St. Paul’s conversion on the road to Damascus presents us with the world’s most dramatic reversal of religious beliefs. Making his way along the road, Saul was suddenly switched from being a persecutor of Christians to being their champion.
Such changes usually come slowly. I have seen this over the last five years. I have observed slow changes on a personal level and on a world-wide one. First, I wrote a 550 page book on my ups and downs as a Catholic over eighty years. With that published, I have been writing a church history I call my “take” on Christianity.
In my 550 page biography I saw how in my major seminary years I had taken Rome’s rulings as my god. However, as a missionary in Korea I began looking for relief from Rome’s certainties. When Vatican II came along I was soured by the nuts it spawned. Then, in the seventies, Vatican II’s fine scholars made me a Vatican II man for life.
So far in my 225 page “take” on Christianity I have felt shame for the way we were wedded to the nobility for centuries. The French Revolution was horrible, but at least it spoke up for common people. I am looking forward to writing about Vatican II documents that emphasize the dignity of all persons created in God’s image.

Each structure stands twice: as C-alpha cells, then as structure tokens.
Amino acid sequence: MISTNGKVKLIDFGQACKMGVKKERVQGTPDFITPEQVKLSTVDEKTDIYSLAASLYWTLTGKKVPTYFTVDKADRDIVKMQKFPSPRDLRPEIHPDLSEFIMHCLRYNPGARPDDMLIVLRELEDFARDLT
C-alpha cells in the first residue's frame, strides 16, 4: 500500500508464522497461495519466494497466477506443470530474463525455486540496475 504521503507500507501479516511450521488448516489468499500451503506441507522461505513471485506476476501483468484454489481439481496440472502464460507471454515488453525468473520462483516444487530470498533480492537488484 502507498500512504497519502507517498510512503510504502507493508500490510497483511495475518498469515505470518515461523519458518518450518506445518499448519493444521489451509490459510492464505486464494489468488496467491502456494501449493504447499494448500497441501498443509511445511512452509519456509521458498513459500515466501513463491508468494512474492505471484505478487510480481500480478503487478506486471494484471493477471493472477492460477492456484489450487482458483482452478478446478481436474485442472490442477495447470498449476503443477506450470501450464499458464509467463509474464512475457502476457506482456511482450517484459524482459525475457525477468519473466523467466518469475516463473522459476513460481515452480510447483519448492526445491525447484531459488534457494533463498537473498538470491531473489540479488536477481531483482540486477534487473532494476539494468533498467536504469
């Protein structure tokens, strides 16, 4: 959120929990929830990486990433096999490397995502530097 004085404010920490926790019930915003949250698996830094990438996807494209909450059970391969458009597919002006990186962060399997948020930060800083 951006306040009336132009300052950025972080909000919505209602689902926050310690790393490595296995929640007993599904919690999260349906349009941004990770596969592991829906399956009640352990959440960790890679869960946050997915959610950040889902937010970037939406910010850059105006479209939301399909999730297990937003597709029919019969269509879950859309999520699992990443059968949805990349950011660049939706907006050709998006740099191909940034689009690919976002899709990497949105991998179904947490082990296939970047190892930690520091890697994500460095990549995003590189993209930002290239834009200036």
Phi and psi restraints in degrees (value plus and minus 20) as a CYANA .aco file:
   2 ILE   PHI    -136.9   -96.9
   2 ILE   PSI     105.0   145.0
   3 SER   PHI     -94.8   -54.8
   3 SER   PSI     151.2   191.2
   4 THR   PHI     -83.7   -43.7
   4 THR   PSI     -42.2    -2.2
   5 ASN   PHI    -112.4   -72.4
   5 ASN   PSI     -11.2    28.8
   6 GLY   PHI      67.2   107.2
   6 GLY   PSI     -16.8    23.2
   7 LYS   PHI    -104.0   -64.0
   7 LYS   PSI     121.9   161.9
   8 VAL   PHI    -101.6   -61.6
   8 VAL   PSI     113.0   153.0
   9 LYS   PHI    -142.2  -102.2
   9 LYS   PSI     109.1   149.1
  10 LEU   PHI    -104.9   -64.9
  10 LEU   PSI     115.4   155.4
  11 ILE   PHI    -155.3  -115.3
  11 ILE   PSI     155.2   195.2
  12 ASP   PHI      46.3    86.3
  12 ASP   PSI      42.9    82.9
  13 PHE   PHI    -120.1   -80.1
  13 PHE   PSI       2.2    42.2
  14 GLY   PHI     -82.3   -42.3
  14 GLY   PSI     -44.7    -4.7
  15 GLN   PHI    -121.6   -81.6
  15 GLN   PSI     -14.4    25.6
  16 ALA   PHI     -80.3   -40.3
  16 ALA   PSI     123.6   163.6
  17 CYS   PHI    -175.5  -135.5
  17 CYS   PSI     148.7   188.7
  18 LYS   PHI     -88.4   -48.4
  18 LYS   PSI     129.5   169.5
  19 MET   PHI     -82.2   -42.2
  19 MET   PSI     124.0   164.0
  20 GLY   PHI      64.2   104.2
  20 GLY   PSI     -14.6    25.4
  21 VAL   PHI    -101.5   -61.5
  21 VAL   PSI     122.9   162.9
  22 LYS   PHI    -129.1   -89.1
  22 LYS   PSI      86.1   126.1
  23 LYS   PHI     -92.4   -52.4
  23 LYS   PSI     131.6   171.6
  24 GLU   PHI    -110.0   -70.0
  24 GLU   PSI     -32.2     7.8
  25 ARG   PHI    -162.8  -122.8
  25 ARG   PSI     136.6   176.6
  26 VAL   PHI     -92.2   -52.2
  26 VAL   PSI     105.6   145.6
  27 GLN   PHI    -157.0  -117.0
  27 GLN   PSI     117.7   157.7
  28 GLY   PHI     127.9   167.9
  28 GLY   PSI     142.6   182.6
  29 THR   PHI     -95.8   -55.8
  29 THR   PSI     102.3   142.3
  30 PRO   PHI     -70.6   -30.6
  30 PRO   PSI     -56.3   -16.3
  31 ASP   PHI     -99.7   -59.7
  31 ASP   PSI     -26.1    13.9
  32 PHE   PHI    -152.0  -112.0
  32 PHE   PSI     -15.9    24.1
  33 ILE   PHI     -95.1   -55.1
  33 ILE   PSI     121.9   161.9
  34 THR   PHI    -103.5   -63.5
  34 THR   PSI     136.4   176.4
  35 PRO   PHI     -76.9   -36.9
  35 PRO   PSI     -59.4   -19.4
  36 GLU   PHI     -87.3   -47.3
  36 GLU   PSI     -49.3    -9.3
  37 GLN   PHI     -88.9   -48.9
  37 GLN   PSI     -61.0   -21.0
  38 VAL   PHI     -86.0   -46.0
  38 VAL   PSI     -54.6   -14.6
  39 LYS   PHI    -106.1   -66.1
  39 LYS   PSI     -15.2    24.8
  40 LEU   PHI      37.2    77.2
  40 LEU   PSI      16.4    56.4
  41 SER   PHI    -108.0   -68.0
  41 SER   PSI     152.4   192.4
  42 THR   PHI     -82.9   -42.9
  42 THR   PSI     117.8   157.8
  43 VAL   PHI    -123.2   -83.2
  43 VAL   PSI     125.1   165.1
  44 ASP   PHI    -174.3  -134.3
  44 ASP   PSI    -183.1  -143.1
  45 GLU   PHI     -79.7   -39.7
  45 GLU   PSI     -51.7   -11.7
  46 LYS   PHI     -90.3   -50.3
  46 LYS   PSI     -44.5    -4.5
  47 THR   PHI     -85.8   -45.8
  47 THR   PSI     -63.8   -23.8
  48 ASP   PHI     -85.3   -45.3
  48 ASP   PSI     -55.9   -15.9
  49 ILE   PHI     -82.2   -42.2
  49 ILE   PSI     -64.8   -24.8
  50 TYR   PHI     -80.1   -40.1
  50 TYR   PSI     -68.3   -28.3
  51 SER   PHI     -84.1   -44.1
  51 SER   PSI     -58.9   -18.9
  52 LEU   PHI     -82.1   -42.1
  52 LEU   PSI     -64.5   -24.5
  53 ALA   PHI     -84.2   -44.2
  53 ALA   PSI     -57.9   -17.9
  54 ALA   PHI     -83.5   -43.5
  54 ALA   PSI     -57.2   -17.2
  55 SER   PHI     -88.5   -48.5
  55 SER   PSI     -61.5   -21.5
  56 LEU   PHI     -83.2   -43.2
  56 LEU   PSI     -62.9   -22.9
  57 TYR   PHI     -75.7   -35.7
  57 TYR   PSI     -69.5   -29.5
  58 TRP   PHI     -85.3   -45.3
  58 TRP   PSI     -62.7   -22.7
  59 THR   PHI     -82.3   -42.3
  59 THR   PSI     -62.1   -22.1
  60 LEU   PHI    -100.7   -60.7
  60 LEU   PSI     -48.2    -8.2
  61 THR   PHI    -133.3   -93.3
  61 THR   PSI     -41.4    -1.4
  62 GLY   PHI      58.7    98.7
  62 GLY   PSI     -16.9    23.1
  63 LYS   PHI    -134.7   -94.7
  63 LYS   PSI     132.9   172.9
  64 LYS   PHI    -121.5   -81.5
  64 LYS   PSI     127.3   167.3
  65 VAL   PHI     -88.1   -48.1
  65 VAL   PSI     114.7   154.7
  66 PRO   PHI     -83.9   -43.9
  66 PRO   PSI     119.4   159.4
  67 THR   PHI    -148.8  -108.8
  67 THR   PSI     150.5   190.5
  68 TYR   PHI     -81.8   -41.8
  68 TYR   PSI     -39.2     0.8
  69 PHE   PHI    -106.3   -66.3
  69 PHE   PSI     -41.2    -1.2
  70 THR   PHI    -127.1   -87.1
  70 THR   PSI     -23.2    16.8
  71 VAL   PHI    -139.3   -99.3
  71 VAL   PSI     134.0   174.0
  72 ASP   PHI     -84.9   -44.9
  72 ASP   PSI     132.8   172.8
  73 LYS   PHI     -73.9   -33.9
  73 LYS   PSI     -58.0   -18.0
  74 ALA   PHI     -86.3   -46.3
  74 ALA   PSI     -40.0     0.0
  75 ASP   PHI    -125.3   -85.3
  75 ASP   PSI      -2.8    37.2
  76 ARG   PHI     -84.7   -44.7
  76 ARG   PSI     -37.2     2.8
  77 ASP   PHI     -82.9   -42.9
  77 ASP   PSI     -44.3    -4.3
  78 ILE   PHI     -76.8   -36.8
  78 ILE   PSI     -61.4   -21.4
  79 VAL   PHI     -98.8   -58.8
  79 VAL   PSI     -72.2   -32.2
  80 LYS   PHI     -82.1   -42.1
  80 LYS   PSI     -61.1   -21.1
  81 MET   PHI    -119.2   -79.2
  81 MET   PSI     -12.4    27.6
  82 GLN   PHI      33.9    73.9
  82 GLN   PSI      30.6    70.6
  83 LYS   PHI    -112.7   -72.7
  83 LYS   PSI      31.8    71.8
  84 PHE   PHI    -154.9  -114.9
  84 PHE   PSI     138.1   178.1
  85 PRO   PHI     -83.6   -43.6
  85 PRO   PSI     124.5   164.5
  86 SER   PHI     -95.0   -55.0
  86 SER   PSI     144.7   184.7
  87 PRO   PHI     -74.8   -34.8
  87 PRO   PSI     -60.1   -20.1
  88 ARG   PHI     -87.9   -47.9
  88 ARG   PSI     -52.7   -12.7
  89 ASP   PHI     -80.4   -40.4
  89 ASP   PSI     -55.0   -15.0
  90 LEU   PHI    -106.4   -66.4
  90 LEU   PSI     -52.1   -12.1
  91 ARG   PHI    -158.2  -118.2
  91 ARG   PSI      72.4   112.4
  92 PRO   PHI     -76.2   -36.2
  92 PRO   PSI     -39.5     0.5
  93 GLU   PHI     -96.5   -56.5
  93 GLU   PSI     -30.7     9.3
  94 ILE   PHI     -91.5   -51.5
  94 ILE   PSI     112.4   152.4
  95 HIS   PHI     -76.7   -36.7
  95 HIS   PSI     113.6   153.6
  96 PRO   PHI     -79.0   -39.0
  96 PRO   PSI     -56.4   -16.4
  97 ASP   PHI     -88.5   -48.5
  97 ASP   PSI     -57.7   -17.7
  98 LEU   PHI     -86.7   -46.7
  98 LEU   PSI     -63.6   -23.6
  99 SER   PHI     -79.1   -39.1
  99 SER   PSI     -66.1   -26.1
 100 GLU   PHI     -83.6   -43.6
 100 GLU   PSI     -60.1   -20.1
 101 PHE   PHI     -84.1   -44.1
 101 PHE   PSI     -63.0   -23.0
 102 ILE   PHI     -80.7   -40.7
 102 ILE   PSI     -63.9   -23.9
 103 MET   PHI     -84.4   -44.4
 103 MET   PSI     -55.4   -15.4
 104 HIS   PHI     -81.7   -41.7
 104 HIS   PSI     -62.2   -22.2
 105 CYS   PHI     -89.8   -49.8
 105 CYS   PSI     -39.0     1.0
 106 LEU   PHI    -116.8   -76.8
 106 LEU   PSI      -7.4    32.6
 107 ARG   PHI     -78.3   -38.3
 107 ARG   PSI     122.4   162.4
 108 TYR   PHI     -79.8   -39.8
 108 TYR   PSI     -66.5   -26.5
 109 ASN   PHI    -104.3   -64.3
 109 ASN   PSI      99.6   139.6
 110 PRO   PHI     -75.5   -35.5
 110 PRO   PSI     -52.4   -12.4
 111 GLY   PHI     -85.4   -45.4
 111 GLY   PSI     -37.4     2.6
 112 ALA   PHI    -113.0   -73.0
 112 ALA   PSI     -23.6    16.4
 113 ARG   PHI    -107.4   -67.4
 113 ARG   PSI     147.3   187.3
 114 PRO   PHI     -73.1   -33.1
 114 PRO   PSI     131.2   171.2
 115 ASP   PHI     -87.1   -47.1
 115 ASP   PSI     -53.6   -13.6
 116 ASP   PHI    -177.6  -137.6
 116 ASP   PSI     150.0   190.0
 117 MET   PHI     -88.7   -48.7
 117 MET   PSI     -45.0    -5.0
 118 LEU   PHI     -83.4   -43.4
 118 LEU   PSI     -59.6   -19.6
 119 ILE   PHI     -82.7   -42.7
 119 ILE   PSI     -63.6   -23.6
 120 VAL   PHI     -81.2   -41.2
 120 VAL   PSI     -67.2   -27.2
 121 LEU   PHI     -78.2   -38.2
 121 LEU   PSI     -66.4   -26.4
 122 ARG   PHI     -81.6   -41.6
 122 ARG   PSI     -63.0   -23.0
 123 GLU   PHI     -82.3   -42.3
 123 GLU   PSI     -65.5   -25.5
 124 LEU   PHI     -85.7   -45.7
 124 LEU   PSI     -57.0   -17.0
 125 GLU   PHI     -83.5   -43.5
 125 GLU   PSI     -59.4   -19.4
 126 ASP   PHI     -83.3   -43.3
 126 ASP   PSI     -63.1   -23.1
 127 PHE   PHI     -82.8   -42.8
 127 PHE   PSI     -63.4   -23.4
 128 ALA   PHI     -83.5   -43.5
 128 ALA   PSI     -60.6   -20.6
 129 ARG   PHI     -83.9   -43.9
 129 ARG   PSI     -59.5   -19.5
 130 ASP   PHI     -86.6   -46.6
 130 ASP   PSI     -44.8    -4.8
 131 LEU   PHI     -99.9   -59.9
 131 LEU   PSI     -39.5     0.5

As the Curia’s delegate in Bulgaria, Turkey and France Archbishop Giuseppe Roncalli dutifully repeated the party line. Then, when he was elected as pope, he took it as a call from God to take the muzzle off two neglected elements of Christianity.
One element comes from Our Lord’s saying we must read the signs of the times. That need was encapsulated in the pope’s Italian word Aggiornamento.
The second essential Christian element is a demand for adhering to what was laid down by the Apostles. That is encapsulated in the French word Ressourcement.
That Italian and French word reverberated through the four years of Vatican II sessions. But now the Curia isn’t speaking of them. They say what makes for true Christians is obedience to authority.
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